The Use of Images
In this age of think mobile first, it can be tempting to leave images out of blog posts altogether rather than go to the trouble of ensuring that they’re optimised. However, it’s long been known that posts with imagery perform better and are shared more often and this is something that the Buzzsumo research also backs up.
Posts with at least one image are twice more likely to be shared on social media, so it’s worth the little bit of extra time that you might spend optimising. Images also help to tell a story visually, so can be applied to the STEPPS model too.
Quizzes, Surprisingly, Do Well
Buzzsumo, which produces a lot of the quizzes that we see on Facebook each day such as ‘what should your name have been’ and ‘what century should you have been born in’ do surprisingly well. Of the top ten posts shared in the first half of 2014, eight of them were quizzes (with seven being from Buzzfeed itself). Why? Because it seems that we like posts that appeal to our egos and sense of identity. This is all very well, I hear you say, but how on earth do I apply that to my brand? Quizzes can be made up of anything and it’s likely that you’ll be able to come up with some angle to make up a quiz post. For example, if you’re in the SEO niche, then there’s no reason you can’t make up a post entitled ‘how well do you know SEO’ and apply some multi-choice questions to it. Likewise, if you’re into writing, you could make a post such as ‘how good is your grammar’? People really do love these things and as such, you should probably try to make the most of it.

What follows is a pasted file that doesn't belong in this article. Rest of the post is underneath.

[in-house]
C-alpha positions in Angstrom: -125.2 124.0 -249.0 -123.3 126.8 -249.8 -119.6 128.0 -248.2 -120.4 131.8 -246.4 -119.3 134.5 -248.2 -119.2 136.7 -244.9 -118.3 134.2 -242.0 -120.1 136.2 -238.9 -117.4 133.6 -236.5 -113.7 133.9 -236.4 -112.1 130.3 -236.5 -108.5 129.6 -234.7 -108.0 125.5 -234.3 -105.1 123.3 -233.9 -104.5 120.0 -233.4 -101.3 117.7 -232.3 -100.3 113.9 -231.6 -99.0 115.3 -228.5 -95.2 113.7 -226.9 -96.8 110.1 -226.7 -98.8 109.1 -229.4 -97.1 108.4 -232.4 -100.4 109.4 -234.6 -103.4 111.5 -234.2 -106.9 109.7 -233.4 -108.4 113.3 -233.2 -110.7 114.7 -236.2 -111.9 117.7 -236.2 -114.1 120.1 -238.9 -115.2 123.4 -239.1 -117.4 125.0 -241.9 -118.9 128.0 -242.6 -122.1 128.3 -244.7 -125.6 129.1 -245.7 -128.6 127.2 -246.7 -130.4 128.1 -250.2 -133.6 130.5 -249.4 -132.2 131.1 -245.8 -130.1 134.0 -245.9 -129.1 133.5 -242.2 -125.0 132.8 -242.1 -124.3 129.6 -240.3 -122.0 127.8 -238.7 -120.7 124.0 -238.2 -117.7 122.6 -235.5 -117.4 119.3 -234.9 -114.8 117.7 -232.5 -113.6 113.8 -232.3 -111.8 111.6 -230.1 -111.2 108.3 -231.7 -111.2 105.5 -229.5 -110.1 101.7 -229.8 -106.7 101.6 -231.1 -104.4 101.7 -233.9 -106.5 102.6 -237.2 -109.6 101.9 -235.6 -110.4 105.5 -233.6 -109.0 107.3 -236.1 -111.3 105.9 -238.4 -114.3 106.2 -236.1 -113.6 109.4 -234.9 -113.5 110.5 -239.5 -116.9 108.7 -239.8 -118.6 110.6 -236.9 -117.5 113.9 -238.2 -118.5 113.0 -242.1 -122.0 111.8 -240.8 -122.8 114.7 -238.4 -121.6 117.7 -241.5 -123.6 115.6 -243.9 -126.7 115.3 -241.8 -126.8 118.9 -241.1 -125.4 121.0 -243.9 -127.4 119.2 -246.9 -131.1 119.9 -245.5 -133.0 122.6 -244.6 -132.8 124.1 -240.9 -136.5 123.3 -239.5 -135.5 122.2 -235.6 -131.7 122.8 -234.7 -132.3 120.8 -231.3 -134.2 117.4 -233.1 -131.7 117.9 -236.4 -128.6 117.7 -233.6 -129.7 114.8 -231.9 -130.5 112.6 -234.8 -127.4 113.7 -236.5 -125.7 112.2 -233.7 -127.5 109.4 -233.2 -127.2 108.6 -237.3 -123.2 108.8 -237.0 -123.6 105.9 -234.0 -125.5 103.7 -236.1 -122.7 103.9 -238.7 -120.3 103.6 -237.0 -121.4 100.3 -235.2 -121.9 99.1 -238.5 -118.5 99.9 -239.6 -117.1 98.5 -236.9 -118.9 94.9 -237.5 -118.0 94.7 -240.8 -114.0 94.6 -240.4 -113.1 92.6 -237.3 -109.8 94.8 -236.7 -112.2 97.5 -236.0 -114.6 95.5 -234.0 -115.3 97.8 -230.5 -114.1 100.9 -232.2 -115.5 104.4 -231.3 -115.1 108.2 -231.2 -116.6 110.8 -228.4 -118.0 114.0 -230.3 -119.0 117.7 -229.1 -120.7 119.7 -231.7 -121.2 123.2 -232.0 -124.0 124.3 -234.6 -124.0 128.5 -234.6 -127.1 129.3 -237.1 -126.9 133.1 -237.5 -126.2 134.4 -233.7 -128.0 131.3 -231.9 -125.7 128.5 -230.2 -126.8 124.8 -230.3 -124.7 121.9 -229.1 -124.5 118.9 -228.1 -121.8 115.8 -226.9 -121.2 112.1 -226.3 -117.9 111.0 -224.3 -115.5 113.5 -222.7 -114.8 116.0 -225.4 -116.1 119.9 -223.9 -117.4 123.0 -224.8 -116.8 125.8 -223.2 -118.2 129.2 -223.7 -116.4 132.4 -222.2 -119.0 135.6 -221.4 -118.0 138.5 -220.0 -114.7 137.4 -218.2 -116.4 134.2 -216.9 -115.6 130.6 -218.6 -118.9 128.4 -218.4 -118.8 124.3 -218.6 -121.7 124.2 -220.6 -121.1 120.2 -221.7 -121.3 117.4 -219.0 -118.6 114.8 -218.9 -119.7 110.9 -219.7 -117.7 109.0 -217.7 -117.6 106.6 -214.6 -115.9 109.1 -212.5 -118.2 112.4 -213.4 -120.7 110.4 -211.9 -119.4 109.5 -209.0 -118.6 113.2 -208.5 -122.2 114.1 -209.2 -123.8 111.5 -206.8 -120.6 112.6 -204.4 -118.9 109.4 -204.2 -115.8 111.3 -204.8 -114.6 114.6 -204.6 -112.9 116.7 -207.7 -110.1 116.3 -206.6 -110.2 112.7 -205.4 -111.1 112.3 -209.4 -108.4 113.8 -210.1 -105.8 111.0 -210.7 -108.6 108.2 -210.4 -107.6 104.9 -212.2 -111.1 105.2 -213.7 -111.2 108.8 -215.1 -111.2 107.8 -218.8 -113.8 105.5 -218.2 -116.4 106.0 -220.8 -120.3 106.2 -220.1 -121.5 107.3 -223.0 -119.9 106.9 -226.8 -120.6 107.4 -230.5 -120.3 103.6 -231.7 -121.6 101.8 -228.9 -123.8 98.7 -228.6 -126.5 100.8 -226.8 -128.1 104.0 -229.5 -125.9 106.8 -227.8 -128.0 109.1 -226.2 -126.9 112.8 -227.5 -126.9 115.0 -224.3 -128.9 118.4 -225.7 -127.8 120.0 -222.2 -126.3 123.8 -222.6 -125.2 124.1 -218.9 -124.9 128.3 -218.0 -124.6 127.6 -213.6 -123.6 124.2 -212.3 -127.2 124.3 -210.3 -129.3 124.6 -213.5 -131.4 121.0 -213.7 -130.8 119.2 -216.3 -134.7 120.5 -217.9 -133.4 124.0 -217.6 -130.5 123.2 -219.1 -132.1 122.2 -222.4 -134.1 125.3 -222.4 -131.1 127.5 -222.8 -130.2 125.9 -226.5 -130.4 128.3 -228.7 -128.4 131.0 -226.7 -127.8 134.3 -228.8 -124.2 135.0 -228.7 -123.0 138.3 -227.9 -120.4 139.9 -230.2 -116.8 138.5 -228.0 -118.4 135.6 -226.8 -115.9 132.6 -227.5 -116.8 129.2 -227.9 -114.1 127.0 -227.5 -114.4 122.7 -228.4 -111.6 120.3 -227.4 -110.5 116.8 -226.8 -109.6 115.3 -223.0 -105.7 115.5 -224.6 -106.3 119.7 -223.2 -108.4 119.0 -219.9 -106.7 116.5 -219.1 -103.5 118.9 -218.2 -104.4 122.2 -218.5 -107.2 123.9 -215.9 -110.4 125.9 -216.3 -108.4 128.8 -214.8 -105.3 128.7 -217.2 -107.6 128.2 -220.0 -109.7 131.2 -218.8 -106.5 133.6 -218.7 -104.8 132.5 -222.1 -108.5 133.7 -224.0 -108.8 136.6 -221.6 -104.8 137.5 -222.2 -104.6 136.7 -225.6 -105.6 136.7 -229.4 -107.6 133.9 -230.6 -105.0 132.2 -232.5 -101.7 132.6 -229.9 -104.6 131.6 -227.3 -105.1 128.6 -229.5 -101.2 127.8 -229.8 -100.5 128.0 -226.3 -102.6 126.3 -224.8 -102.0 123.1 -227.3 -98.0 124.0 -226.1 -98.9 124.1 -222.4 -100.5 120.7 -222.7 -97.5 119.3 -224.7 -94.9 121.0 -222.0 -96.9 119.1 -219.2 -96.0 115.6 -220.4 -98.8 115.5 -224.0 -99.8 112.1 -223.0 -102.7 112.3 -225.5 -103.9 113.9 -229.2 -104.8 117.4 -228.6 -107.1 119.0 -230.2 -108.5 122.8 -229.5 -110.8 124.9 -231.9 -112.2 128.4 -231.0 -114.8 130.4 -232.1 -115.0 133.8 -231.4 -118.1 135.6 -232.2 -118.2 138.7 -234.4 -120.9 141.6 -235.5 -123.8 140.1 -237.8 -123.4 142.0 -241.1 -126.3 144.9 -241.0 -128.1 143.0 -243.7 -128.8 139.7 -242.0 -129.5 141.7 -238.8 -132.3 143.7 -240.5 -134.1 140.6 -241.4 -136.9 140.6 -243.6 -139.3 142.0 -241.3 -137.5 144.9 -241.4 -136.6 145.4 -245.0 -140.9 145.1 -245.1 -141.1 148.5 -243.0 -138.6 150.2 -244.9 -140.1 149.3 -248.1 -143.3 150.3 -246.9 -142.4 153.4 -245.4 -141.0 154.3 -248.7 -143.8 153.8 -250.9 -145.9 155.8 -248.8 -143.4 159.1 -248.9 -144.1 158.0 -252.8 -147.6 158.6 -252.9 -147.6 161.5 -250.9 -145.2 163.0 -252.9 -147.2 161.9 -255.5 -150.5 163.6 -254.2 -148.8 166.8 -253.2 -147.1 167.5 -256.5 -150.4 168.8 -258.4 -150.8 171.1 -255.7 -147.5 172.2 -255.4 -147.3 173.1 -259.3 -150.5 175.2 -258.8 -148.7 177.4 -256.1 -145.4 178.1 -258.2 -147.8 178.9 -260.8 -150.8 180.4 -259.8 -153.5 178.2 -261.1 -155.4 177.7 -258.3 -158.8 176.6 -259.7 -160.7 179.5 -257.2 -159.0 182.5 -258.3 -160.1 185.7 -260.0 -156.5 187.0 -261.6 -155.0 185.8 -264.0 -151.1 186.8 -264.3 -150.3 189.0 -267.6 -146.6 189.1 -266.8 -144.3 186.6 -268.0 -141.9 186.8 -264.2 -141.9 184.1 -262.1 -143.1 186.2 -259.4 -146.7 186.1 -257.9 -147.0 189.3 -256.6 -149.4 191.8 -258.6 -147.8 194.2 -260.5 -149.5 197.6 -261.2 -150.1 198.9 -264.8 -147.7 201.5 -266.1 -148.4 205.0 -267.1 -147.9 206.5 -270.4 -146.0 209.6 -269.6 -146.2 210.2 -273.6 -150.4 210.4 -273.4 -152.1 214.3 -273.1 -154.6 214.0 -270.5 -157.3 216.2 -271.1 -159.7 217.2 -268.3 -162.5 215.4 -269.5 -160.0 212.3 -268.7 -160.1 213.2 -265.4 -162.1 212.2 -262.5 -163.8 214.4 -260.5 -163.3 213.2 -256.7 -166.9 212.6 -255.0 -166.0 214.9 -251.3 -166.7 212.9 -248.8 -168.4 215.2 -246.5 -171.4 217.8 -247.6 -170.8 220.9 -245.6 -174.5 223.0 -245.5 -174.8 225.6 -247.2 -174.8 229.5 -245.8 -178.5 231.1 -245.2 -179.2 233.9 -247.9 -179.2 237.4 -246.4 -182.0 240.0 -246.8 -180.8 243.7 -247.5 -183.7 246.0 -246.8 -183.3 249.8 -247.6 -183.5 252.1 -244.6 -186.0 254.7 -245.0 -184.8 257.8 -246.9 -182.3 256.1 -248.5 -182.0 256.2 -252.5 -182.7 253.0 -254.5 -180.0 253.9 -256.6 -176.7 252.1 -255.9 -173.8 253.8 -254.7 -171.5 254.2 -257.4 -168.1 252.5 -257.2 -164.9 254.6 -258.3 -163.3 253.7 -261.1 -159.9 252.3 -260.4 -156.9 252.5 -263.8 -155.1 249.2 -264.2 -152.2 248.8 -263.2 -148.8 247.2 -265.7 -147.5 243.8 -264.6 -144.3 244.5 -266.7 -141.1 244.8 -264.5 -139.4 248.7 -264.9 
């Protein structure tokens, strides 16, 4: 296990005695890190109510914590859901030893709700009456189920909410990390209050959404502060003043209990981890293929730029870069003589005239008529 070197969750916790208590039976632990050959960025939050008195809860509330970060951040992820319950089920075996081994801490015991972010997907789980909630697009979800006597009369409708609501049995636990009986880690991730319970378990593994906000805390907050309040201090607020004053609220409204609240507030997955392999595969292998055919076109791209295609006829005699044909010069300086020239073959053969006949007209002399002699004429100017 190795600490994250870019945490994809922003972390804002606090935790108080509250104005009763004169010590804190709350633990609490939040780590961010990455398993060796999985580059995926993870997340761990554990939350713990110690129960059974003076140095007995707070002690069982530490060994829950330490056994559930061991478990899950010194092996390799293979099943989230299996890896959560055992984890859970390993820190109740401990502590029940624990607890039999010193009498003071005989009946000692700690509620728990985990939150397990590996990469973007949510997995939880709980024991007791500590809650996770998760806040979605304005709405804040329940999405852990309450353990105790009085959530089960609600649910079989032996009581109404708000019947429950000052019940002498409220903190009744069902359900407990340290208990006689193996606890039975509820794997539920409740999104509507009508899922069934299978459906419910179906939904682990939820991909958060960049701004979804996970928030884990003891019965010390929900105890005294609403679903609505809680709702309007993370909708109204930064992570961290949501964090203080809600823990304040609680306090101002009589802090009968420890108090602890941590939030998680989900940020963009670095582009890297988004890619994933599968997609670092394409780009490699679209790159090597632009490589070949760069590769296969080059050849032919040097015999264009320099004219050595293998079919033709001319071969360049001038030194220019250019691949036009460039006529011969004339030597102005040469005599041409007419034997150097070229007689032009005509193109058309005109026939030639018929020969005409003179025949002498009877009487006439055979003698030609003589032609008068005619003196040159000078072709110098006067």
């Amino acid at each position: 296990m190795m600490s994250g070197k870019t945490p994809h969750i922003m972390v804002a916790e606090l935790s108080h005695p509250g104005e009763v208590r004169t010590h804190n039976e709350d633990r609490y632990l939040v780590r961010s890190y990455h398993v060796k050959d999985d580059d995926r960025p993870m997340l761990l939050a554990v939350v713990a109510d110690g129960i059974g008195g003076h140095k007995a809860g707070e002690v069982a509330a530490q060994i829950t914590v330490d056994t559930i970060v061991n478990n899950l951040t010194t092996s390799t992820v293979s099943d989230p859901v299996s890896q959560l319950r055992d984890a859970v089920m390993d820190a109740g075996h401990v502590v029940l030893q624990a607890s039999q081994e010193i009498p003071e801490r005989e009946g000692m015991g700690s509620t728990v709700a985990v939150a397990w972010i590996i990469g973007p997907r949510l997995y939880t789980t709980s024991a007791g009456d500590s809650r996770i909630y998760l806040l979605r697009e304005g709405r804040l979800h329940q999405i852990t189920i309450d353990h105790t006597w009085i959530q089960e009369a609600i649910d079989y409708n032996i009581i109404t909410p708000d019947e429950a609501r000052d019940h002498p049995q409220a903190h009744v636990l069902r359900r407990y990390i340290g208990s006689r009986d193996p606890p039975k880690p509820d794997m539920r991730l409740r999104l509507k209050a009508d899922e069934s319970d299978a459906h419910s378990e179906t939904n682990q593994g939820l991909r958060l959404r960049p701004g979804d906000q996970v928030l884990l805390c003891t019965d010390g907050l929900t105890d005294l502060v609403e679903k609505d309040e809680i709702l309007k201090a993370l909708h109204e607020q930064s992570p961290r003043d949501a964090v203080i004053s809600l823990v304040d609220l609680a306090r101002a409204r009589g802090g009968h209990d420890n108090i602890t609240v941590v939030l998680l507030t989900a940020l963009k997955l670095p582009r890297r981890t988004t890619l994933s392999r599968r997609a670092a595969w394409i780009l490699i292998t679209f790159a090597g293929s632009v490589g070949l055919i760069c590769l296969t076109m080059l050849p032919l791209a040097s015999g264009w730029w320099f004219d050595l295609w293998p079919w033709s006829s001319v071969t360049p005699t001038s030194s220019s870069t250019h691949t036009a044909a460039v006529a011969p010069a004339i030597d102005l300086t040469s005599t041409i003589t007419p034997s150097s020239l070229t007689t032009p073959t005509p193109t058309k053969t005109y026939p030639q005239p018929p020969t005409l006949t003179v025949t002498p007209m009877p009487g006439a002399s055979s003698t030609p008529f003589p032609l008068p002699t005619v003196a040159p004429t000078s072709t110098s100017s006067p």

Outside Influence of Going Viral
To some extent, it’s not just about what content of yours is shared as much as who’s sharing it and ideally, you want to identify and target at least one key influencer in your niche with a view to getting them to share your content. Influencers love great content, so there’s a huge likelihood that if it’s good enough, they will share it.
To increase your chances:
- Get to know the influencers in your niche by connecting with them, sharing their content and getting involved with discussions. It’s far easier to get an influencer to share your content if they already know you and respect your opinion.